. This appeal arises not from the substantive proceedings between the parties, but instead from a motion issued by the respondent on November 26 th, 2018, seeking the use of the Court's inherent jurisdiction to prevent Professor Moore McDowell, former Professor of Economics at University College Dublin, from giving expert evidence on behalf of the appellants in the substantive action. The VHI's basis for such an application was Professor McDowell's involvement in two other similar proceedings on behalf of the VHI since 2010 in which they are, similarly to the instant proceedings, accused of abusing a position of dominance in relation to plans for the construction of two different private hospitals in Cork and Dublin. Of these two proceedings ( RAS Medical Ltd. t/a Auralia/Park West Clinic v. The Voluntary Health Insurance Board (Record No. 2010/5731 P) (“ RAS”) and CMC Medical Operations (In Liquidation) t/a Cork Medical Centre v. The Voluntary Health Insurance Board (Record No. 2012/1101 P) (“ CMC”)), only the CMC proceedings are still live, though Professor McDowell's last involvement in either case was on May 29 th, 2012. In the CMC proceedings, the Court of Appeal refused the VHI's application for security for costs in 2015 ( [2015] IECA 68). Since then, a notice of intention to proceed was filed on December 16 th, 2019, and there has been no further action since.

3

. On May 26 th, 2015, the appellants issued proceedings in the High Court alleging an abuse of a dominant position by the VHI contrary to Article 102 of the Treaty on the Functioning of the European Union (“TFEU”) and s. 5 of the Competition Act 2002.

4

. Some two years after the commencement of the substantive proceedings, the appellants first consulted Professor McDowell on October 6 th, 2017. A month later, on November 17 th, 2017, McCann FitzGerald, the firm which had represented the VHI in the earlier proceedings as well as the present proceedings, were informed of Professor McDowell's involvement on behalf of the appellants, and a solicitor in the firm contacted Professor McDowell directly that same day in relation to this. On December 11 th, McCann FitzGerald wrote to the appellants' solicitor, Ms. McCarthy, expressing surprise at Professor McDowell's retainer given his previous involvement in two cases “where claims directly analogous to those advanced by your client were made against the VHI”. The following day, the proceedings were in for mention on the competition list in the High Court and counsel for the respondent raised this issue with the judge presiding over the list as had been adverted to in the previous day's letter.

5

. Further letters were sent by McCann FitzGerald to Ms. McCarthy on March 1 st, 2018, and April 9 th, 2018, again querying Professor McDowell's work on their behalf. The letters – as did that of December 2017 – went unanswered. The exchange of pleadings in the substantive proceedings continued during the first half of 2018, and on October 9 th, 2018, counsel for the respondents informed the High Court that a motion seeking to prevent Professor McDowell from giving expert evidence on behalf of the appellants would issue within six weeks. That motion did eventually issue on November 26 th, 2018, and is now the subject matter of this appeal.

B. High Court
6

. The motion was heard by Barrett J. on May 24 th, 2019, with a judgment delivered a few days later, on May 28 th, 2019 ( [2019] IEHC 360).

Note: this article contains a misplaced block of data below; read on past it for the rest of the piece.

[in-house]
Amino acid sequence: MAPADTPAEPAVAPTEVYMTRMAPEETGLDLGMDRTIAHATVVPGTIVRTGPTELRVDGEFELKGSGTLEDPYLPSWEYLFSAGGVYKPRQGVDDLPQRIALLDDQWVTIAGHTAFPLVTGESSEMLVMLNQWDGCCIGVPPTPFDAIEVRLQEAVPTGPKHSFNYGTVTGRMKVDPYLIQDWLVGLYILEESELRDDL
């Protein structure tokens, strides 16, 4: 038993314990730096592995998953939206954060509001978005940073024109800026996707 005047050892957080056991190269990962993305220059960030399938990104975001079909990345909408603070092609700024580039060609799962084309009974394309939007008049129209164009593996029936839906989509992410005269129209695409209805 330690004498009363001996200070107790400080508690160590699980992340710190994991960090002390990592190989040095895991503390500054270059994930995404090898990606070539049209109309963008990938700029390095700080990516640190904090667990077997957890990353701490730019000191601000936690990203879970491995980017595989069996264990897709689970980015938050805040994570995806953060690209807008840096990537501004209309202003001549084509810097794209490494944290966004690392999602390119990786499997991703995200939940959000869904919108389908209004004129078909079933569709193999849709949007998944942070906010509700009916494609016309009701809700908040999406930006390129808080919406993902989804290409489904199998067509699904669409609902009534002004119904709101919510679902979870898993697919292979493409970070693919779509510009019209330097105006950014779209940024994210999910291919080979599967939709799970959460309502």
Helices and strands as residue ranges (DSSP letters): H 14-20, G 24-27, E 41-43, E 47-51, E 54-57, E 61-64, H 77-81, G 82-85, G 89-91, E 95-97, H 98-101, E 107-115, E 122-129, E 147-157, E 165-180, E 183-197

7

. In his judgment, Barrett J. refused the application though ordered the giving of an undertaking by Professor McDowell that he would not disclose any confidential or privileged information which he had received during his previous work for the respondent in the CMC and RAS proceedings.

8

. The Court considered an extract from an English textbook, T. Hodgkinson & M. James, Expert Evidence: Law and Practice (2014: Sweet & Maxwell, 4 th ed.) (“Hodgkinson & James”), which stated that the test for the exclusion of an expert was whether it was likely that the expert would be unable to give their evidence without reliance on privileged information. This test had been applied in two cases from the courts of England & Wales, Meat Corporation of Namibia Ltd v. Dawn Meats (UK) Ltd. [2011] EWHC 474 (Ch.) (“ Meat Corporation”) and A Lloyd's Syndicate v. X [2011] EWHC 2487 (Comm.), [2012] 2 Lloyd's Rep 123 (“ Lloyd's Syndicate”), where the judges had in turn relied on the earlier case of Harmony Shipping Co. v. Saudi Europe [1979] 1 W.L.R. 1380 (“ Harmony Shipping”) in which Lord Denning M.R. had commented that there was “no property” in a witness. Barrett J. noted that these remarks had been cited with approval in McGrory v. ESB [2003] IESC 45, [2003] 3 I.R. 407 (“ McGrory”), and thus had been adopted into Irish law, and applied in subsequent cases such as Payne v. Shovlin & Ors [2004] IEHC 430 (Unreported, High Court, Dunne J., December 17 th, 2004) (“ Payne”) and Power v. Tesco Ireland [2016] IEHC 390 (Unreported, High Court, Barrett J., July 11 th, 2016) (“ Power”).

9

. Though the respondents urged the Court to adopt the test advanced in a different English case, Prince Jefri Bolkiah v. KPMG [1999] 2 A.C. 222 (“ Bolkiah”) – namely, a test of whether there was a real risk of reliance on the privileged information – Barrett J. declined to apply this test as he considered that that test required the same standard to be applied as to the relationship of a solicitor and client, which relationship, he found, was different to that of an expert witness and their client. Citing Lloyd's Syndicate, the Court noted that the burden of proving the likelihood of disclosure was on the moving party, and Barrett J. found that the VHI had not met this threshold....